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Common Agricultural Policy

Volume 407: debated on Friday 20 June 2003

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To ask the Secretary of State for Environment, Food and Rural Affairs what assessment she has made of the impact on developing country producers of EU enlargement, with particular reference to the payment of production-related subsidies to accession country farmers under the Common Agricultural Policy. [119007]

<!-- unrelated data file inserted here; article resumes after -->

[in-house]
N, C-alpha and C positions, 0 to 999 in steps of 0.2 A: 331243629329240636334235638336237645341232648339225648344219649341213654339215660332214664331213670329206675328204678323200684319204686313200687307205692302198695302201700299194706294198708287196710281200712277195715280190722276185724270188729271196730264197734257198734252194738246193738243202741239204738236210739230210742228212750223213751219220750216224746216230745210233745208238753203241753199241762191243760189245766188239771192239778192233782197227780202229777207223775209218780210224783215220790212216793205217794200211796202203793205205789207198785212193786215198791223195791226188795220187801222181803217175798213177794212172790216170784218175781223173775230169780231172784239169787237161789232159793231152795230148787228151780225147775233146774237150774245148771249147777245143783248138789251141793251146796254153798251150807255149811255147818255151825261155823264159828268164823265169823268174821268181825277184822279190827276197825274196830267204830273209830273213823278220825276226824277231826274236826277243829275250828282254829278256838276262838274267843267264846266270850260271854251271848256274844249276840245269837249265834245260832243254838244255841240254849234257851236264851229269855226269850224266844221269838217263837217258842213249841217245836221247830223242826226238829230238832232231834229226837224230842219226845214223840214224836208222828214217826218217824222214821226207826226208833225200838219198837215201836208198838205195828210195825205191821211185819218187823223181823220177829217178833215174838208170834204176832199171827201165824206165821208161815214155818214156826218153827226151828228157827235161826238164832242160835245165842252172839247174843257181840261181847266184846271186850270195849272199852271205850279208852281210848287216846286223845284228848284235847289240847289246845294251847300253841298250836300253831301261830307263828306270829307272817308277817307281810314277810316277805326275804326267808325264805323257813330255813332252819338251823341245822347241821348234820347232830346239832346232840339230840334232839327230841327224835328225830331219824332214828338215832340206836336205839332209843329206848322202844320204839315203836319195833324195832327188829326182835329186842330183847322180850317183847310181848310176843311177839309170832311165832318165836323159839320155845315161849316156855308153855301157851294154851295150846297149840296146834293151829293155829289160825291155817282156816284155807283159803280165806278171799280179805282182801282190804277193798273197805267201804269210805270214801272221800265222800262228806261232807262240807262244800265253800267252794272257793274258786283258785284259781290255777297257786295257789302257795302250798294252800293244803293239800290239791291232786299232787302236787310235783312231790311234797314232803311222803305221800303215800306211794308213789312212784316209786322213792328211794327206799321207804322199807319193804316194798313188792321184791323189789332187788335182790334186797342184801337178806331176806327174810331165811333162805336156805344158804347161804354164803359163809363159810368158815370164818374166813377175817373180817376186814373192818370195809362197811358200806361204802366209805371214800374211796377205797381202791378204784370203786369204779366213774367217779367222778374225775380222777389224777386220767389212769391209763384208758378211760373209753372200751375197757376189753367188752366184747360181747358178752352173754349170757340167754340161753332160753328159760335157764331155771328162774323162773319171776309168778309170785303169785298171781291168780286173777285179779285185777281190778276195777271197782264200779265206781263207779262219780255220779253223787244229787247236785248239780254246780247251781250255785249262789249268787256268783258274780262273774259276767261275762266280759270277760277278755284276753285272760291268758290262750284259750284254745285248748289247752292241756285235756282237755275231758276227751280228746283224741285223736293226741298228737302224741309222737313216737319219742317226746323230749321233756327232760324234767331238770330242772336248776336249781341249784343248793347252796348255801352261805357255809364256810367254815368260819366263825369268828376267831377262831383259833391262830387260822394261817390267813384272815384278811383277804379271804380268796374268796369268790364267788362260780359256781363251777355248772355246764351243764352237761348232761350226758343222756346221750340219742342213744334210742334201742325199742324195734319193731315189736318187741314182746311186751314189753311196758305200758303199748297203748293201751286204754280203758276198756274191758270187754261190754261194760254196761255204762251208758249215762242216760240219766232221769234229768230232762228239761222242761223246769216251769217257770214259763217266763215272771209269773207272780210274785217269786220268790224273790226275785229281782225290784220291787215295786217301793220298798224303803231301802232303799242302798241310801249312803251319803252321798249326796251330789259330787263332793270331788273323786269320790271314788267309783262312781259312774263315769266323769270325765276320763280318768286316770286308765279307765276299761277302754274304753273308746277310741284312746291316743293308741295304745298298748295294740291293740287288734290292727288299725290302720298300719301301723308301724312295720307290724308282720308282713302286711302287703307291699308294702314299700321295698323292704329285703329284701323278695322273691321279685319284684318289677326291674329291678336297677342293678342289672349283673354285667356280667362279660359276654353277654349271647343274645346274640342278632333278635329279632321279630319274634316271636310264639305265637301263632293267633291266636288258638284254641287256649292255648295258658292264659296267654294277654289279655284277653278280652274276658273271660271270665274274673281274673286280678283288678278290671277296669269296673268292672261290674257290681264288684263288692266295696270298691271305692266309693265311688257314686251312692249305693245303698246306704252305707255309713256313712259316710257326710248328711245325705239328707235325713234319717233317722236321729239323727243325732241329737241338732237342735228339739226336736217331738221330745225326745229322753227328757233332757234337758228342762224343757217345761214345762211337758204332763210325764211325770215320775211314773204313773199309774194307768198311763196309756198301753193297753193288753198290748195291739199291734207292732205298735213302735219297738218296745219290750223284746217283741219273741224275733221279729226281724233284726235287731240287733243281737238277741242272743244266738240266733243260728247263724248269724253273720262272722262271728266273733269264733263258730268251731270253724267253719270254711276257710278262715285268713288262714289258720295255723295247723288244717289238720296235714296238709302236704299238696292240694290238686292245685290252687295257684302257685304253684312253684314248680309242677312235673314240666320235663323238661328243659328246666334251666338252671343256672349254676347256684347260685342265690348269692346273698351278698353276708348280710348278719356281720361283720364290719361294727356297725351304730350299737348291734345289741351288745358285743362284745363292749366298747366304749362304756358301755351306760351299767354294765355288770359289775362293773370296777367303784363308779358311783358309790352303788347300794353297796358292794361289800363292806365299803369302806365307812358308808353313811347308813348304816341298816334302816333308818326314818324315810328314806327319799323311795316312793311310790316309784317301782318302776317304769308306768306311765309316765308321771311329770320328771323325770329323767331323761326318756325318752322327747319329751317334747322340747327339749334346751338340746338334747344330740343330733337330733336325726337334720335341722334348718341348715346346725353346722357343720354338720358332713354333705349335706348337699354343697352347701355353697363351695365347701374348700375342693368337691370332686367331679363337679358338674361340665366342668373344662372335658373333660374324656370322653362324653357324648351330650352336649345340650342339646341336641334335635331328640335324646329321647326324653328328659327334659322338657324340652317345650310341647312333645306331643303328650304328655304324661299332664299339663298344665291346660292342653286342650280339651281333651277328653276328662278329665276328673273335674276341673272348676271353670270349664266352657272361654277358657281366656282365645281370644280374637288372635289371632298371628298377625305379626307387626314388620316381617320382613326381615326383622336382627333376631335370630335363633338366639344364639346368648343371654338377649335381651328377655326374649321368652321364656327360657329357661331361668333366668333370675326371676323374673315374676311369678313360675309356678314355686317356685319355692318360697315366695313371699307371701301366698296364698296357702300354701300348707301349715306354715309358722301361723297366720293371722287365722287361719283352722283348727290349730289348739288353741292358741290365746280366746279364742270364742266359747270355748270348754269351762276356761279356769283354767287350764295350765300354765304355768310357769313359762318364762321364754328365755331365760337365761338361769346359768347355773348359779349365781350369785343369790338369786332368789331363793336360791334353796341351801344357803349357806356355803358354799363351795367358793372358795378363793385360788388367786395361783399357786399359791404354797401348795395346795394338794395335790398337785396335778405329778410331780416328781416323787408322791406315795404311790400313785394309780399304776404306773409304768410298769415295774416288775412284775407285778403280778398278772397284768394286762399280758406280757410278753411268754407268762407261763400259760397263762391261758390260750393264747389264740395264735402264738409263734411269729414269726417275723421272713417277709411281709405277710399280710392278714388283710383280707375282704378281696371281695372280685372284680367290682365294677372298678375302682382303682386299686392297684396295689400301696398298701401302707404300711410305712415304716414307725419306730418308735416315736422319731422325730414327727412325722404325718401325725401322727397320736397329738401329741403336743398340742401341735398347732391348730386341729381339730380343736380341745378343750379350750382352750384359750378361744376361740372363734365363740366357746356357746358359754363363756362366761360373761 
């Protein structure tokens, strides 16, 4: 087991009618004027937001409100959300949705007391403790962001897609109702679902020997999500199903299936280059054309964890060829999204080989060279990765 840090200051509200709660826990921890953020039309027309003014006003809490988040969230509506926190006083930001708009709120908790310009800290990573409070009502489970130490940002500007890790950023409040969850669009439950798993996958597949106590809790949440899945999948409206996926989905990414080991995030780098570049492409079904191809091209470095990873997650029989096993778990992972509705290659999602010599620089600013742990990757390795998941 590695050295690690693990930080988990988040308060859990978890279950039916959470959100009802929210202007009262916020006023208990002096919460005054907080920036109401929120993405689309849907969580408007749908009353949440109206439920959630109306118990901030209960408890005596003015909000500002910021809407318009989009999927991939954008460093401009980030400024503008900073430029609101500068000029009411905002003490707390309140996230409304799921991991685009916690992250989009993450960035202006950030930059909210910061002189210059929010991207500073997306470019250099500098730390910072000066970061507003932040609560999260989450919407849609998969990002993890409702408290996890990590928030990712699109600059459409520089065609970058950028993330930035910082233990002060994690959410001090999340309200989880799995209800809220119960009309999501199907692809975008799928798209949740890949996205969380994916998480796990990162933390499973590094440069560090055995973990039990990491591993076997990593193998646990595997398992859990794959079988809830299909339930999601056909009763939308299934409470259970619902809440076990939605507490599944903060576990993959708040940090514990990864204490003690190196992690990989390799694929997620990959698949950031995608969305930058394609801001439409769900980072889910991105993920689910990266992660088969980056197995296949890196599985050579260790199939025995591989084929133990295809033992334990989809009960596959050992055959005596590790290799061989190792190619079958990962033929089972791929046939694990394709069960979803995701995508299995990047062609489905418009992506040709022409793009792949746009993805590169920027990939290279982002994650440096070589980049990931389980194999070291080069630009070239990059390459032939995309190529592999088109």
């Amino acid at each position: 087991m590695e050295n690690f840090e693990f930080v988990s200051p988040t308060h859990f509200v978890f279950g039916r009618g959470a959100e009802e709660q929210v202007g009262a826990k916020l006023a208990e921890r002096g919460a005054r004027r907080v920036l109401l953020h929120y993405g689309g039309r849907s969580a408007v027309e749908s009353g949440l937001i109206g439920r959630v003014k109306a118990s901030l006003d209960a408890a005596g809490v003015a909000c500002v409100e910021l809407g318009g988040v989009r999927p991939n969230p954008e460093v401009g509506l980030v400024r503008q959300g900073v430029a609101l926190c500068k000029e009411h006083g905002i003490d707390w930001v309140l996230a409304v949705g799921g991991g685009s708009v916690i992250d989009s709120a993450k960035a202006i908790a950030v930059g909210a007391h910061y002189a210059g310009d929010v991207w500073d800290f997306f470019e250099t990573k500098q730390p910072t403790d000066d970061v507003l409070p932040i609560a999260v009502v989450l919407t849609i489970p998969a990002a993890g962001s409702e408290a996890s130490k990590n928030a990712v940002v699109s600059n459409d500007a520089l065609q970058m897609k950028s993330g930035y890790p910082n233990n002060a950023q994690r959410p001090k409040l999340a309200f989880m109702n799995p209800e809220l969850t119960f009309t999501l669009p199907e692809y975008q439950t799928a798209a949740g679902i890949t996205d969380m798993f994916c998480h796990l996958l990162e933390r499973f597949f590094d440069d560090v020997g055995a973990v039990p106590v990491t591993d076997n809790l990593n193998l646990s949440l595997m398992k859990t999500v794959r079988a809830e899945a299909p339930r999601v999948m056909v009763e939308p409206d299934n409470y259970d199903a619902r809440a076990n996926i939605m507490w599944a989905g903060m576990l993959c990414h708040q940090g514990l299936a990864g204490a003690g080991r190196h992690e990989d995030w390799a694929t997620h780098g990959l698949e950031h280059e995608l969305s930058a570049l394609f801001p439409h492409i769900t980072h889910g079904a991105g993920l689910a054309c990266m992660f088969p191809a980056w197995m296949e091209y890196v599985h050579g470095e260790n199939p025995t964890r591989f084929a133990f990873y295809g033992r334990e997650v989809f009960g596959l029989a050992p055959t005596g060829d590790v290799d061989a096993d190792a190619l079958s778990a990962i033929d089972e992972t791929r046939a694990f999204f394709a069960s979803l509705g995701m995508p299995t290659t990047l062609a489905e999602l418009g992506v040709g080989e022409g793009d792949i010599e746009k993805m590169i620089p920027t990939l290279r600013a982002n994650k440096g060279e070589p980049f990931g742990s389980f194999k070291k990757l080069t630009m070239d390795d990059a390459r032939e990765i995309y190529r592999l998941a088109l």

[holding answer 16 June 2003]: Enlargement will bring important benefits for developing countries. The new member states will take on EU partnership and co-operation agreements, and will therefore provide expanded access for developing countries under preferential and free trade arrangements, the EU's Generalised System of Preferences and the "Everything But Arms" scheme. Overall, enlargement will give access to a larger single market of up to half a billion people, with one set of rules and regulations applying throughout.However, enlargement will not alter the conclusion that the CAP as it stands has a detrimental impact on developing countries. The government are committed to CAP reform as a key element towards their goal of a more sustainable agriculture. A fundamentally reformed and market-oriented CAP would benefit developing countries, as well as farmers, consumers, the environment, and taxpayers in both old and new EU member states.